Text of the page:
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QA boss defends its cancer figures after criticism

THE medical director of the trust that runs Queen Alexandra Hospital has defended its cancer figures and elective surgery waiting times.

As reported, the Portsmouth, Fareham and Gosport, and South Eastern Hampshire CCGs wrote three separate letters to Ursula Ward – the chief executive of Portsmouth Hospitals NHS Trust, which runs QA – over concerns about patient care.

The trust was criticised for missing national targets in some areas of cancer care, waiting times for elective surgery and in its A&E department.

And October results of the Friends and Family Test – a survey to see if patients would recommend services – found the trust scored the lowest in the country.

The News has published figures for cancer targets in the eight areas its compared with national benchmarks, and figures for waiting times for elective treatments.

It shows the trust hit the benchmarks the majority of the time, however there were some months where it slipped back.

Last September and October, the trust was only at 76.1 per cent, and 73.2 per cent respectively, in making sure elective patients were treated within 18 weeks.

The national benchmark is 90 per cent, and for the other months of the year it hit this target.

And the figures are similar for cancer, whereby the trust performs to the national standard, but can slip.

It’s this inconsistency, which concerns the CCGs.

Simon Holmes, medical director of PHT, said: ‘The national benchmarks were set up about eight years ago to catch up with Europe in terms of cancer mortalities.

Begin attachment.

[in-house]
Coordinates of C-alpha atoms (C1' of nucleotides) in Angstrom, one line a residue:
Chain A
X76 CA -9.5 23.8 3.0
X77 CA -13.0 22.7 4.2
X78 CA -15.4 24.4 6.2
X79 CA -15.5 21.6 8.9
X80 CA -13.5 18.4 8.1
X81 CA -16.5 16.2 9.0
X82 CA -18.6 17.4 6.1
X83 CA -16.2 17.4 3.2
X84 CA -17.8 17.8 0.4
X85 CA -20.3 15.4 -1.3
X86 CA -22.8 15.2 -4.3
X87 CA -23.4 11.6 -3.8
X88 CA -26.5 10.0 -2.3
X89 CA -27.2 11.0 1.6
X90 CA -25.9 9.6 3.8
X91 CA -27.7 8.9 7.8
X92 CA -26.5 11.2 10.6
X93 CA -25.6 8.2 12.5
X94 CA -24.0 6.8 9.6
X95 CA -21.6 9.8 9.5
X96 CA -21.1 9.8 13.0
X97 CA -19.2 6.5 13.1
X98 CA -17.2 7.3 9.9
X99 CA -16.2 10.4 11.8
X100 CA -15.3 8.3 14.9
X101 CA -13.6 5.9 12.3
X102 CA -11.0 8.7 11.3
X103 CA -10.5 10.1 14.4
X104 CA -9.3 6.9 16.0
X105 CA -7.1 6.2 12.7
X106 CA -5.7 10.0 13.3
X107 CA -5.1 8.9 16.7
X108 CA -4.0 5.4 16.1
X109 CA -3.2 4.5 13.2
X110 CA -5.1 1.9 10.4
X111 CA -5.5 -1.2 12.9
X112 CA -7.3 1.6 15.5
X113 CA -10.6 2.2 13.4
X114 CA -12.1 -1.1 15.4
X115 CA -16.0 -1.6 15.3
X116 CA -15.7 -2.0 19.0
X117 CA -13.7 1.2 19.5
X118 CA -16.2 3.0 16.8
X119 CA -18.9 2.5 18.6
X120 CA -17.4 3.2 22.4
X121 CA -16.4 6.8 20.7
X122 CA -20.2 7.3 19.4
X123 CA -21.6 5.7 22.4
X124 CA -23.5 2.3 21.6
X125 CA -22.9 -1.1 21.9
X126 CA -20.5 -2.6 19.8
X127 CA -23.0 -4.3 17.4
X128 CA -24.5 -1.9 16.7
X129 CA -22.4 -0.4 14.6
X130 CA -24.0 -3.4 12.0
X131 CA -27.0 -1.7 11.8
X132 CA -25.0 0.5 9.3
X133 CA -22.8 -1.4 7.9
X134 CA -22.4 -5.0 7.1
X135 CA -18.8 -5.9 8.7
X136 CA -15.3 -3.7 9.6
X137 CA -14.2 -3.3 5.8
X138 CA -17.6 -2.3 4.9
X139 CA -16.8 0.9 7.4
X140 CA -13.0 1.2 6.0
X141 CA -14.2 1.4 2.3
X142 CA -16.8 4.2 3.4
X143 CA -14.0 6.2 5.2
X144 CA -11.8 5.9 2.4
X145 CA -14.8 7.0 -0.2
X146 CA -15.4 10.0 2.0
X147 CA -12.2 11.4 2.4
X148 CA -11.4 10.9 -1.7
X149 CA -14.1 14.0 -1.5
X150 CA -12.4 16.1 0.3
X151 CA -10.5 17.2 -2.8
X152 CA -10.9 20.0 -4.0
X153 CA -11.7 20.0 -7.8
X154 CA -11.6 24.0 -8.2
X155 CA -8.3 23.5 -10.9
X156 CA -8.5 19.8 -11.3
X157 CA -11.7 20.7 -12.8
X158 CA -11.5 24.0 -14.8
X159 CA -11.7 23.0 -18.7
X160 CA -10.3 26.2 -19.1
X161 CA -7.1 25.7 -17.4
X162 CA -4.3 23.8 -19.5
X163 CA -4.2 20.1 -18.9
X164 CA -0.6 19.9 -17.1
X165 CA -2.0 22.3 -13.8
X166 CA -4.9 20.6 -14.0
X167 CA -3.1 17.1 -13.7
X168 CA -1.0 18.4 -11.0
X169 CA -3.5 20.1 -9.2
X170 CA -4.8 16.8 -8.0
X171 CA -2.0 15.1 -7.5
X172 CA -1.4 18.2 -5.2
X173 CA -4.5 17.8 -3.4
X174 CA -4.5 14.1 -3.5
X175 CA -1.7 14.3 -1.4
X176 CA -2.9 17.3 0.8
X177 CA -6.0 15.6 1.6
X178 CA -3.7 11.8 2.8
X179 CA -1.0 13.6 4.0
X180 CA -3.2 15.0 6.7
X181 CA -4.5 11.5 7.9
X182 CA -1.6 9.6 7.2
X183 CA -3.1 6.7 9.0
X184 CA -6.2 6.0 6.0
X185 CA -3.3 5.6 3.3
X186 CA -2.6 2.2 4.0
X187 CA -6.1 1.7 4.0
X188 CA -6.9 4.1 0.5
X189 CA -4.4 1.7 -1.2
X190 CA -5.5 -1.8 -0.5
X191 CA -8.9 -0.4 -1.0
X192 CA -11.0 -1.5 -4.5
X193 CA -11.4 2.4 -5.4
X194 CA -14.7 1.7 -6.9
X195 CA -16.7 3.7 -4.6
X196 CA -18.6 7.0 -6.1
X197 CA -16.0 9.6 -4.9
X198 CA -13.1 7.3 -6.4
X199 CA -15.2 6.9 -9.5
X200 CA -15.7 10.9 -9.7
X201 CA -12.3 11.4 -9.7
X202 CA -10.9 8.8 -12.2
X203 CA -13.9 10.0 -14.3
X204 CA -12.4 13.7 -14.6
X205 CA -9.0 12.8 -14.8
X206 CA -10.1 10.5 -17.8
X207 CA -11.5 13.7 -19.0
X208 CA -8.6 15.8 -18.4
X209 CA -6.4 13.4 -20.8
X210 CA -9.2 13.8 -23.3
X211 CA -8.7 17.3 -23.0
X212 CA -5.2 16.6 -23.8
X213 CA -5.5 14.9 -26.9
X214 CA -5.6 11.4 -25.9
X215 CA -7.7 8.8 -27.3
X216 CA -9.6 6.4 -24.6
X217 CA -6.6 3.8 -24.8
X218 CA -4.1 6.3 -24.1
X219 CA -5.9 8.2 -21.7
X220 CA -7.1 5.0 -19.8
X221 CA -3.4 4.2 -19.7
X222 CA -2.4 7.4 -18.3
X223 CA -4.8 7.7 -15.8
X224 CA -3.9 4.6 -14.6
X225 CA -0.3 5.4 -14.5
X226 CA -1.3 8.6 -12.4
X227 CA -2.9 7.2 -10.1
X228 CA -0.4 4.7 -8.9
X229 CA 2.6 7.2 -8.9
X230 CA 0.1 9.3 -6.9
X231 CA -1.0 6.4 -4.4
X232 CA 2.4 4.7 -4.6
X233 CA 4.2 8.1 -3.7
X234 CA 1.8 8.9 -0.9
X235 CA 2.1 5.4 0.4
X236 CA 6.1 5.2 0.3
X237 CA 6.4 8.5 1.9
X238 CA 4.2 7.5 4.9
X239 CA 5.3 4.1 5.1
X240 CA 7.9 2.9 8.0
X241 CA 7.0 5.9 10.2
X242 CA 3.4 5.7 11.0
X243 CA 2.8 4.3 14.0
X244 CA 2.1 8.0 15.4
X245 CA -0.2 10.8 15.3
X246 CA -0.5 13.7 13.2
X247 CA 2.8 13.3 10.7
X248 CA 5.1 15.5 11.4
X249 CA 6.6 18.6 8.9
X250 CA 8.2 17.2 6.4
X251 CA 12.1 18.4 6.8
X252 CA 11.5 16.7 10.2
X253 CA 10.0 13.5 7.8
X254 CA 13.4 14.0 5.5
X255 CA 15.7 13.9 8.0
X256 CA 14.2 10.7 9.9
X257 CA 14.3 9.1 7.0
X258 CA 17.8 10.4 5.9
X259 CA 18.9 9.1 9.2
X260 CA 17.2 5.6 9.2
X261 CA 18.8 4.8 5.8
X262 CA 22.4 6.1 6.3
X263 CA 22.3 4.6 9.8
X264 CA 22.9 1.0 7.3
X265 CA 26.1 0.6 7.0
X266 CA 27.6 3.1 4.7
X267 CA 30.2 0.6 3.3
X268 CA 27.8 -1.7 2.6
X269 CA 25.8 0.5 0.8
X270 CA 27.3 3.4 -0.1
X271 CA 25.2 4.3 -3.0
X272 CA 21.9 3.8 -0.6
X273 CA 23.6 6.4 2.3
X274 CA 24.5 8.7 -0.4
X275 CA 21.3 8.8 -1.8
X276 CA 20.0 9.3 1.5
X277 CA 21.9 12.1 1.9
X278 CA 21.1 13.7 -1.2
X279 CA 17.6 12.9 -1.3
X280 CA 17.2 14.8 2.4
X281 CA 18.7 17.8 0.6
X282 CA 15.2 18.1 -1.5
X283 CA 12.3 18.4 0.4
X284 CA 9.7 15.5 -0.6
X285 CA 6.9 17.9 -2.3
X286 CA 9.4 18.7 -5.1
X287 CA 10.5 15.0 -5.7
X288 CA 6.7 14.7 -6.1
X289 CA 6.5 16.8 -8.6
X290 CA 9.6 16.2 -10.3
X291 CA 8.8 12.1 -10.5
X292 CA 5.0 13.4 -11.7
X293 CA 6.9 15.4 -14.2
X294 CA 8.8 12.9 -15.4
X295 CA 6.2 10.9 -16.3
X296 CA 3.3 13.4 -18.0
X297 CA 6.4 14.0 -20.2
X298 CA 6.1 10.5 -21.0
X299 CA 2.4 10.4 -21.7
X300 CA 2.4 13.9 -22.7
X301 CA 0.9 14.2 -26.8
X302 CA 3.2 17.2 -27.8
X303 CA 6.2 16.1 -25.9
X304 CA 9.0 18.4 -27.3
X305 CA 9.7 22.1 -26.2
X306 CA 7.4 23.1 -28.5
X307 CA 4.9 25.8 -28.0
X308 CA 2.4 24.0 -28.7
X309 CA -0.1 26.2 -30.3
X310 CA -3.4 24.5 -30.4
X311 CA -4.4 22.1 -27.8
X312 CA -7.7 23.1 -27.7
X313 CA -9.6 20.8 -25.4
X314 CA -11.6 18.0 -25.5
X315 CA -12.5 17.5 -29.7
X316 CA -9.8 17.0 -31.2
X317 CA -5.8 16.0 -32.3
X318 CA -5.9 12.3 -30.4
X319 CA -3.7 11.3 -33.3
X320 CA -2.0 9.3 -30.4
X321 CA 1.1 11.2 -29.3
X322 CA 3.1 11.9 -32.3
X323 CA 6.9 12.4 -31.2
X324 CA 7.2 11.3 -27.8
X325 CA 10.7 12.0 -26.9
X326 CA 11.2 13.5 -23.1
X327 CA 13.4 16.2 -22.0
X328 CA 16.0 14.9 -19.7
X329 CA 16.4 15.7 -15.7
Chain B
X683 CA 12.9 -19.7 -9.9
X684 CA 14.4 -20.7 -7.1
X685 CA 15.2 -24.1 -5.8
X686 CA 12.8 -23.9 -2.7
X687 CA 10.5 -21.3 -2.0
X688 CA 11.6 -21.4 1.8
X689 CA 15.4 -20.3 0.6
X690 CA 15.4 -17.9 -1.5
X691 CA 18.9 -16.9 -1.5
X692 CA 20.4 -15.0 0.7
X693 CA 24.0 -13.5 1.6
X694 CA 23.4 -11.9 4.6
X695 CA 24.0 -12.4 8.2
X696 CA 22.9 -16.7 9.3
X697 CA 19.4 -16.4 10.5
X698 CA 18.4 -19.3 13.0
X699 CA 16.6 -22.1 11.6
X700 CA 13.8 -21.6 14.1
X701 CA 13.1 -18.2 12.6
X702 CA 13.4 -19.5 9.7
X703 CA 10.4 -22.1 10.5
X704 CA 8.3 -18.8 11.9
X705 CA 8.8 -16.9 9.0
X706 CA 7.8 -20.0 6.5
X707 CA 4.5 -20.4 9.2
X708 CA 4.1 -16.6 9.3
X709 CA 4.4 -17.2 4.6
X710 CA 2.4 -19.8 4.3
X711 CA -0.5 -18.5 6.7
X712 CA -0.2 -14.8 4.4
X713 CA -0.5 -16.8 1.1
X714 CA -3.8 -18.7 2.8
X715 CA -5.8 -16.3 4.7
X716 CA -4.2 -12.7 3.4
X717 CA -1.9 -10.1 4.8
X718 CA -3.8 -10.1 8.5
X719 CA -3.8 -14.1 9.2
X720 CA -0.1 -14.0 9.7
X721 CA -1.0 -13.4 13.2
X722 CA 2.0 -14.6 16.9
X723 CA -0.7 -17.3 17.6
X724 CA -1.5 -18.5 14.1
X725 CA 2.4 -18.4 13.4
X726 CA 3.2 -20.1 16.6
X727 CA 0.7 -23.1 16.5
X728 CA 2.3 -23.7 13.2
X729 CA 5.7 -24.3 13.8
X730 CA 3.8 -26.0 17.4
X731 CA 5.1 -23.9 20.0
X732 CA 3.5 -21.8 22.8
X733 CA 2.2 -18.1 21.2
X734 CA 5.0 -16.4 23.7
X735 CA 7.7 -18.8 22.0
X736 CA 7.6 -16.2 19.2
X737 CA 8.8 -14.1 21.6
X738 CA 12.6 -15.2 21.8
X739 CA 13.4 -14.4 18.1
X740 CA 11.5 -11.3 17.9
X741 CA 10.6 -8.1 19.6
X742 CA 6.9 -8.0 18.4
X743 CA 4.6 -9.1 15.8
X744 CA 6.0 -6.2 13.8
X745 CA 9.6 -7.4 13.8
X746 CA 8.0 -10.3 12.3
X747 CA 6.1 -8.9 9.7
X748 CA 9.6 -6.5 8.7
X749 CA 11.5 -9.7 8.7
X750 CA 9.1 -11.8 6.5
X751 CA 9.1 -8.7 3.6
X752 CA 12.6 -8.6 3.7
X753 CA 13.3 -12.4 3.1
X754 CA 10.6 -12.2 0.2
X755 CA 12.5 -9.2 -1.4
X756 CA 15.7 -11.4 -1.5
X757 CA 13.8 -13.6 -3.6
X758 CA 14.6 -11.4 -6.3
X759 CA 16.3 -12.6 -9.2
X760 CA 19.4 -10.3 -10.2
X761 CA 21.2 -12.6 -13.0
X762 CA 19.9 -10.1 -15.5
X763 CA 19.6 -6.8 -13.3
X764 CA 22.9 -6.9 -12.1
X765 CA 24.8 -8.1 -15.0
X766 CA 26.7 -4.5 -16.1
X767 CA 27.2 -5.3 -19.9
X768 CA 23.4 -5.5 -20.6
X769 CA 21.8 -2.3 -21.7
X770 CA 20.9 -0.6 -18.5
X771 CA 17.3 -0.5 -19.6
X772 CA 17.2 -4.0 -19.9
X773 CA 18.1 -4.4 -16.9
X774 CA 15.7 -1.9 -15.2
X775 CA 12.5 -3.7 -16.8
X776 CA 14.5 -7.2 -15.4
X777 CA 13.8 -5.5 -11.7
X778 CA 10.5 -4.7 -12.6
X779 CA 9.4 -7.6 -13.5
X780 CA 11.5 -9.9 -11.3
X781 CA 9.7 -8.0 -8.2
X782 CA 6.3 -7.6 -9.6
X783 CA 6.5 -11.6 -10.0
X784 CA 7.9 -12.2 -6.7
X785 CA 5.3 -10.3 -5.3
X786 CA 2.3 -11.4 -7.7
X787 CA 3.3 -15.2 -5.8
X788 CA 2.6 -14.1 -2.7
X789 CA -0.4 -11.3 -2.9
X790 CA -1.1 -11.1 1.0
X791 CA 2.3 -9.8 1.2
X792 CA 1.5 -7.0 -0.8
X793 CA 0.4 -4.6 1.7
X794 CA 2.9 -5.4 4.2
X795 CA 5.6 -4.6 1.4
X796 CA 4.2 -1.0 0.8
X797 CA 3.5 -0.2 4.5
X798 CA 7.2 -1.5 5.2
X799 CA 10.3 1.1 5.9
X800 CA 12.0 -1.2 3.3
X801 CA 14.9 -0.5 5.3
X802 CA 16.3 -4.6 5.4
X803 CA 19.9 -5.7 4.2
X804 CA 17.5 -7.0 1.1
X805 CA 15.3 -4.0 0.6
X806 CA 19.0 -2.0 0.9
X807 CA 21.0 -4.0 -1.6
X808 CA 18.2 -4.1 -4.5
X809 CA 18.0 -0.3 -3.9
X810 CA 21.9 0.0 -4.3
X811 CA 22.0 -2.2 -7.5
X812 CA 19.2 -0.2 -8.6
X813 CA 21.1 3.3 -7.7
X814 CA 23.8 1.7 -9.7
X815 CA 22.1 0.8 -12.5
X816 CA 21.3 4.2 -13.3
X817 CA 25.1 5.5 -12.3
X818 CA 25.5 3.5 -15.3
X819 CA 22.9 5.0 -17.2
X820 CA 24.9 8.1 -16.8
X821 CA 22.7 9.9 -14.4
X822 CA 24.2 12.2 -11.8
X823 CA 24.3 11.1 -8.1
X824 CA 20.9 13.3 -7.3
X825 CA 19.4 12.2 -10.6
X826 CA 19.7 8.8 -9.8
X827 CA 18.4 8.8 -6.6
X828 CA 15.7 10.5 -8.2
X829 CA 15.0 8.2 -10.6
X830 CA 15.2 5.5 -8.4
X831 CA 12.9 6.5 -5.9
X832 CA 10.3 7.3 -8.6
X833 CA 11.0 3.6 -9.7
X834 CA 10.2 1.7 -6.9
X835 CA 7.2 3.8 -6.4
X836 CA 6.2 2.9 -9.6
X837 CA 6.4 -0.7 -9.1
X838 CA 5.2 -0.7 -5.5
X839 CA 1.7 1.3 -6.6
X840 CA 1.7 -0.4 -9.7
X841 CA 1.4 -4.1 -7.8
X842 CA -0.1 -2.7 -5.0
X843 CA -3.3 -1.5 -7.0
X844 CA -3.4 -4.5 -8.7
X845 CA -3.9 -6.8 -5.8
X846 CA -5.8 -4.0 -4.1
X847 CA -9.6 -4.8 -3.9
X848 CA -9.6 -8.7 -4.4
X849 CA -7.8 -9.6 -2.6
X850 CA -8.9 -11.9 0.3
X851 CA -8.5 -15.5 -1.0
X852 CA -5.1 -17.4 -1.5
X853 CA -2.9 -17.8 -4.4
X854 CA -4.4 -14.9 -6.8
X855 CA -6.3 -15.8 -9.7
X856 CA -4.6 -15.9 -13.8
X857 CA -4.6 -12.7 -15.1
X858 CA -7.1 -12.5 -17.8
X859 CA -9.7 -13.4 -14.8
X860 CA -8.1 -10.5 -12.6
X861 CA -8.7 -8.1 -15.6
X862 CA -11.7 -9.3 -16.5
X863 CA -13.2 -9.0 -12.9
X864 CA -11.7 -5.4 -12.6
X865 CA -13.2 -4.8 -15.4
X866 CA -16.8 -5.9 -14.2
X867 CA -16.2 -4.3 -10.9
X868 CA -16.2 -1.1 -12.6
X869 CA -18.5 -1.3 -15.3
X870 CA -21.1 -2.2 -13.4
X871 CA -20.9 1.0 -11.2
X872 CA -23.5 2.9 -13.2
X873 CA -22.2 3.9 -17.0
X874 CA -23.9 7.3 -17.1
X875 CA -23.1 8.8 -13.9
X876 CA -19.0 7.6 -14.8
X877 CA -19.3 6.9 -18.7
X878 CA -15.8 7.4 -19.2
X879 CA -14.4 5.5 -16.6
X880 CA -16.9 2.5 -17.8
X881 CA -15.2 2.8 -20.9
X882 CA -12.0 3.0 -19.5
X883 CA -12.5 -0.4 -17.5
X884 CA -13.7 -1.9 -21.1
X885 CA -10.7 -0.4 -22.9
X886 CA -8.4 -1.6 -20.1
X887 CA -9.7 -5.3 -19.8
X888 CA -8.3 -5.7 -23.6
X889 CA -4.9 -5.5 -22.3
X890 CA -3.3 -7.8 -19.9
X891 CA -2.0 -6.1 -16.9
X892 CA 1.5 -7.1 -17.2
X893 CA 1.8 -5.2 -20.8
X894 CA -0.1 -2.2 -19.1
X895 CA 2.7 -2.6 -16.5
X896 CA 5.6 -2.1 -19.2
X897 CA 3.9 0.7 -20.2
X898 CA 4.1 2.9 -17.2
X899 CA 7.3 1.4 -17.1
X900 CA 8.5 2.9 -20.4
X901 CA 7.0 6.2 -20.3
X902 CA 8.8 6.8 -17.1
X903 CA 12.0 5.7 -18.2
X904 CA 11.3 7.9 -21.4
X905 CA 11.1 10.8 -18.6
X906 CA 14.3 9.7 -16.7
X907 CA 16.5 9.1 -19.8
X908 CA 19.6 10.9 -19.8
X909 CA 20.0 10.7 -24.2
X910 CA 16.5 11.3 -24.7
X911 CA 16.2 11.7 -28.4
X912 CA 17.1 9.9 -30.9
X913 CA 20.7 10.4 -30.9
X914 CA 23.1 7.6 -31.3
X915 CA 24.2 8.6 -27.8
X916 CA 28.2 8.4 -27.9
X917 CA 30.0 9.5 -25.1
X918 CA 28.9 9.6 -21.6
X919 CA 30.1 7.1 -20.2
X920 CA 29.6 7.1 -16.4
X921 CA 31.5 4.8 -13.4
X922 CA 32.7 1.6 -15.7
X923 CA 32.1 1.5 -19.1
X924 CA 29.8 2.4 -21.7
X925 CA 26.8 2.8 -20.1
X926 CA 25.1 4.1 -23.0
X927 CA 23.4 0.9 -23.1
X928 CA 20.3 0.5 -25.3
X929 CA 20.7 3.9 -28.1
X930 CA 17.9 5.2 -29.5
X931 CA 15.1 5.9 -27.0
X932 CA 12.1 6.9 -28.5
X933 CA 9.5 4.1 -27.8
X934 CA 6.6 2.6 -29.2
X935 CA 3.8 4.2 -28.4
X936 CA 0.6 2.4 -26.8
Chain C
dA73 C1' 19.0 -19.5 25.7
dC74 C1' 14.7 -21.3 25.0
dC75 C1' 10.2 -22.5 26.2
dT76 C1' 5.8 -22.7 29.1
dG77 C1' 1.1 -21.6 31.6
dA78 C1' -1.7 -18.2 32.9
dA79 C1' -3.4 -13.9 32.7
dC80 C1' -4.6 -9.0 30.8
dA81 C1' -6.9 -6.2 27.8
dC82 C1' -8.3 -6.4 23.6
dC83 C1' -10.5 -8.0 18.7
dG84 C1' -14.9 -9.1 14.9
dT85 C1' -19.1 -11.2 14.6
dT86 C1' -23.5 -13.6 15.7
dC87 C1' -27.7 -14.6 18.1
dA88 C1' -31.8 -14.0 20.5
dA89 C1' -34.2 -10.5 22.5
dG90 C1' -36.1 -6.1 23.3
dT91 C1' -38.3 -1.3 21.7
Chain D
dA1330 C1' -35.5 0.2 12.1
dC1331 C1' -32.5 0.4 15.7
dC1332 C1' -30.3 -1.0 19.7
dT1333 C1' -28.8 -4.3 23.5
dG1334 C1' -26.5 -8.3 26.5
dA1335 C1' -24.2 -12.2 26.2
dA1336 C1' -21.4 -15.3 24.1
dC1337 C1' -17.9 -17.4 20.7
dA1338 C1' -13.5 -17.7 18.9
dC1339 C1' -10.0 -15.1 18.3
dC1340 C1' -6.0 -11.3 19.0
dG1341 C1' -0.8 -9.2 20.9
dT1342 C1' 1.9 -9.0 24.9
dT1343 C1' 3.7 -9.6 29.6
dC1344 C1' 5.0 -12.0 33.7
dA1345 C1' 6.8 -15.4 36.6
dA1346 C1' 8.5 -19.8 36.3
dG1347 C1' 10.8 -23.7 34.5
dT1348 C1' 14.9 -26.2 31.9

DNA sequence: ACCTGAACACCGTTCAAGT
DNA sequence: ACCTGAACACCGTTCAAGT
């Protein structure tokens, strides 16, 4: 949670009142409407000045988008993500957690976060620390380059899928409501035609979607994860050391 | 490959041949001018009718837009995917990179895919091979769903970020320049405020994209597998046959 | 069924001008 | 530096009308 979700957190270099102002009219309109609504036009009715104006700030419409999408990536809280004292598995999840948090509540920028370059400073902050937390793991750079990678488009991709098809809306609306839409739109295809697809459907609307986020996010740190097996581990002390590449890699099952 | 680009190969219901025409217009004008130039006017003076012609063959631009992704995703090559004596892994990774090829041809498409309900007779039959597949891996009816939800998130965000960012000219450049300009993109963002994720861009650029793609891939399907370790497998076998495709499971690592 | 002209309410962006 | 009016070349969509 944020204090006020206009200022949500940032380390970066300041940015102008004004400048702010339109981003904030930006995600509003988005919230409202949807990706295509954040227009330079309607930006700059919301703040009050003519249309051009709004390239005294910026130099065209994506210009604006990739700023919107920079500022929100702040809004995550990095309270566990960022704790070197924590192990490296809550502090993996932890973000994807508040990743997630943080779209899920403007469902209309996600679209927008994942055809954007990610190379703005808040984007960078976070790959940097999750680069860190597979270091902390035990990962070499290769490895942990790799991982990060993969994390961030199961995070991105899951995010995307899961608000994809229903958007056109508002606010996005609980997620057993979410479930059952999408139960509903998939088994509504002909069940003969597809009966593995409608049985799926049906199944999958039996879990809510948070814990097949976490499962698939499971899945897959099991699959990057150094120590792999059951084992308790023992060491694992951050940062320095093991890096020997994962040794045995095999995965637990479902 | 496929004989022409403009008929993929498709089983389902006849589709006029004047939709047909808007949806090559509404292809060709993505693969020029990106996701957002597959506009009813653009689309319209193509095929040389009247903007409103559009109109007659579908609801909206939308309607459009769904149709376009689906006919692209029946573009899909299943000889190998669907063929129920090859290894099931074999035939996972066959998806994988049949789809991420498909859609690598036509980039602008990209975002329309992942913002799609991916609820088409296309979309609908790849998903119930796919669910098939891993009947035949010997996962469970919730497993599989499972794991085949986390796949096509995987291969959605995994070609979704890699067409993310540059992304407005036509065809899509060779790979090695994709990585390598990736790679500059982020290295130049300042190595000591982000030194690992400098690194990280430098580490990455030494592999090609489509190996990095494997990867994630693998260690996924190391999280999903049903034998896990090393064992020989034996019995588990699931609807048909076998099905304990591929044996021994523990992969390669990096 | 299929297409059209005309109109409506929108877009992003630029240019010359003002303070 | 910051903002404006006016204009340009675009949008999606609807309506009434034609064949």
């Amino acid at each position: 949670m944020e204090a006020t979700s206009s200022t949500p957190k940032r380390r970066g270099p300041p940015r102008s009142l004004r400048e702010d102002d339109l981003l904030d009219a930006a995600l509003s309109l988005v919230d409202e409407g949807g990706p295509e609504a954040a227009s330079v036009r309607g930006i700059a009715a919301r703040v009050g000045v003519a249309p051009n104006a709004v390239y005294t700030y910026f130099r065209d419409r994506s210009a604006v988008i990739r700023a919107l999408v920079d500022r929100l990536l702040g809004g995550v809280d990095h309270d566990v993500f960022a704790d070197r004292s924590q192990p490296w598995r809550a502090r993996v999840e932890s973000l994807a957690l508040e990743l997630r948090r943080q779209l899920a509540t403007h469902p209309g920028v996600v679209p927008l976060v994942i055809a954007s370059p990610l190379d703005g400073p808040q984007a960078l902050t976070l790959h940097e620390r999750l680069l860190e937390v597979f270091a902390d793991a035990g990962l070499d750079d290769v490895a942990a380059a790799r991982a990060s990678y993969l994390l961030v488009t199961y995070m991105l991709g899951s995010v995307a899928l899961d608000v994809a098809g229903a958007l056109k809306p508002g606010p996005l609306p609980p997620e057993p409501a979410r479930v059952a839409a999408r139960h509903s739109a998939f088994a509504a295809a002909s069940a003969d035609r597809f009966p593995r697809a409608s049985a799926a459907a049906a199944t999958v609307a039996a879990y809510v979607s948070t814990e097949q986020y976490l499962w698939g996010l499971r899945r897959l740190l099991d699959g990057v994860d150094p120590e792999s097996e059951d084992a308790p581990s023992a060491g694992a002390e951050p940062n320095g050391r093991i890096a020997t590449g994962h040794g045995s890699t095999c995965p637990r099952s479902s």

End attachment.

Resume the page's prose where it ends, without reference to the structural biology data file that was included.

‘We will not achieve every single target, but we have been good.

‘Some targets involve small numbers of people – two patients could mean we are missing the target.

‘This could be because patients are sent to us late, as they come in from Chichester, the Isle of Wight, and even Jersey.

‘Sometimes patients choose to wait for treatment, as it may be close to Christmas, or there are prebooked holidays.

‘Last year there was a 23 per cent increase in the number of GP referrals we had, but the numbers of cancers diagnosed stayed the same.

‘So more patients are being sent to us, and it’s not easy to manage.

‘But we are keen to improve.’

Mr Holmes said the trust reviews its patients’ waiting times each week and makes sure any breach to targets does not affect people’s lives.

He added: ‘With elective surgery, such as a hernia operations or gallbladder, are not life threatening, so other urgent cases can go ahead.

‘Or if we have a backlog of patients waiting in a certain area, we will talk to the CCGs and let them know.’

Dr Jim Hogan is the lead for the Portsmouth CCG, he said: ‘We are really pleased to hear about this improved performance and clearly this will be very welcome news for patients.

‘Hopefully this is a sign that we might have the green shoots of recovery in both cancer targets and their elective waiting times.

‘But our ongoing concern remains that we need to know that PHT has the processes and resources in place to deliver and meet all their targets on a continual and sustained basis.

‘That is what we must all continue to work towards.’

 

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